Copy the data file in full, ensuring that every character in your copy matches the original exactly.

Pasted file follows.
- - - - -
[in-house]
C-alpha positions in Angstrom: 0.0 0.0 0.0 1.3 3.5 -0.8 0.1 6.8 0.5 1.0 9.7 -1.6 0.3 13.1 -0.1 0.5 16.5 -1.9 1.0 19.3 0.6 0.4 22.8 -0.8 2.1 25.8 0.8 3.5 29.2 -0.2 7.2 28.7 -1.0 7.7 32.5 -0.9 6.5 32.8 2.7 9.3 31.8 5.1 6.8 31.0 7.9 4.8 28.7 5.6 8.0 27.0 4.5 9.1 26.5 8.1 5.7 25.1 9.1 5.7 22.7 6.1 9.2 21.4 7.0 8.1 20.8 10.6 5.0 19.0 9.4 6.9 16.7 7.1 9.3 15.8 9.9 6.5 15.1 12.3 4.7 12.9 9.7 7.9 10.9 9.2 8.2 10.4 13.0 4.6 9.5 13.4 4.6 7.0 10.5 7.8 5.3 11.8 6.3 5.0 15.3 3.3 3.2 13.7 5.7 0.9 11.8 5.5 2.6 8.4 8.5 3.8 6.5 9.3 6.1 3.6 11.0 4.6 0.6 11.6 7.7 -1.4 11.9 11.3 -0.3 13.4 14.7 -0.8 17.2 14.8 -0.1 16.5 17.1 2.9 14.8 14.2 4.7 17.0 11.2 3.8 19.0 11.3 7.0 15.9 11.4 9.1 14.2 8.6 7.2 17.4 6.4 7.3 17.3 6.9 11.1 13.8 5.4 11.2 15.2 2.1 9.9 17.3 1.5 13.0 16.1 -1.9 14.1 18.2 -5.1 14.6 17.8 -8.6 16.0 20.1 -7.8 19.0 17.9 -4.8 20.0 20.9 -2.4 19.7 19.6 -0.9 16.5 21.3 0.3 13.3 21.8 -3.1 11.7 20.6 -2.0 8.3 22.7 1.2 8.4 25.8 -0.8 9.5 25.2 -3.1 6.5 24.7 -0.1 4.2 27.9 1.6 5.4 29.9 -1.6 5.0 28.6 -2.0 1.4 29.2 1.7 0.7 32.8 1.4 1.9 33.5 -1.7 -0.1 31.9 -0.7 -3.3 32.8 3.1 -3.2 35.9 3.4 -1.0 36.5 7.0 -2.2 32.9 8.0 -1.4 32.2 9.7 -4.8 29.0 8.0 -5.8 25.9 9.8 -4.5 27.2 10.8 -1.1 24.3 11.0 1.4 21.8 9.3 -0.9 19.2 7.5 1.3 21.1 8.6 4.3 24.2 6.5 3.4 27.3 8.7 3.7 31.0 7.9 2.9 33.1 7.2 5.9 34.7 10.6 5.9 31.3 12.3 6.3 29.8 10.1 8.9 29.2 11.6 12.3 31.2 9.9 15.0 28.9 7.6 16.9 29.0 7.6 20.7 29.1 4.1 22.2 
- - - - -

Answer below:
[in-house]
C-alpha positions in Angstrom: 0.0 0.0 0.0 1.3 3.5 -0.8 0.1 6.8 0.5 1.0 9.7 -1.6 0.3 13.1 -0.1 0.5 16.5 -1.9 1.0 19.3 0.6 0.4 22.8 -0.8 2.1 25.8 0.8 3.5 29.2 -0.2 7.2 28.7 -1.0 7.7 32.5 -0.9 6.5 32.8 2.7 9.3 31.8 5.1 6.8 31.0 7.9 4.8 28.7 5.6 8.0 27.0 4.5 9.1 26.5 8.1 5.7 25.1 9.1 5.7 22.7 6.1 9.2 21.4 7.0 8.1 20.8 10.6 5.0 19.0 9.4 6.9 16.7 7.1 9.3 15.8 9.9 6.5 15.1 12.3 4.7 12.9 9.7 7.9 10.9 9.2 8.2 10.4 13.0 4.6 9.5 13.4 4.6 7.0 10.5 7.8 5.3 11.8 6.3 5.0 15.3 3.3 3.2 13.7 5.7 0.9 11.8 5.5 2.6 8.4 8.5 3.8 6.5 9.3 6.1 3.6 11.0 4.6 0.6 11.6 7.7 -1.4 11.9 11.3 -0.3 13.4 14.7 -0.8 17.2 14.8 -0.1 16.5 17.1 2.9 14.8 14.2 4.7 17.0 11.2 3.8 19.0 11.3 7.0 15.9 11.4 9.1 14.2 8.6 7.2 17.4 6.4 7.3 17.3 6.9 11.1 13.8 5.4 11.2 15.2 2.1 9.9 17.3 1.5 13.0 16.1 -1.9 14.1 18.2 -5.1 14.6 17.8 -8.6 16.0 20.1 -7.8 19.0 17.9 -4.8 20.0 20.9 -2.4 19.7 19.6 -0.9 16.5 21.3 0.3 13.3 21.8 -3.1 11.7 20.6 -2.0 8.3 22.7 1.2 8.4 25.8 -0.8 9.5 25.2 -3.1 6.5 24.7 -0.1 4.2 27.9 1.6 5.4 29.9 -1.6 5.0 28.6 -2.0 1.4 29.2 1.7 0.7 32.8 1.4 1.9 33.5 -1.7 -0.1 31.9 -0.7 -3.3 32.8 3.1 -3.2 35.9 3.4 -1.0 36.5 7.0 -2.2 32.9 8.0 -1.4 32.2 9.7 -4.8 29.0 8.0 -5.8 25.9 9.8 -4.5 27.2 10.8 -1.1 24.3 11.0 1.4 21.8 9.3 -0.9 19.2 7.5 1.3 21.1 8.6 4.3 24.2 6.5 3.4 27.3 8.7 3.7 31.0 7.9 2.9 33.1 7.2 5.9 34.7 10.6 5.9 31.3 12.3 6.3 29.8 10.1 8.9 29.2 11.6 12.3 31.2 9.9 15.0 28.9 7.6 16.9 29.0 7.6 20.7 29.1 4.1 22.2 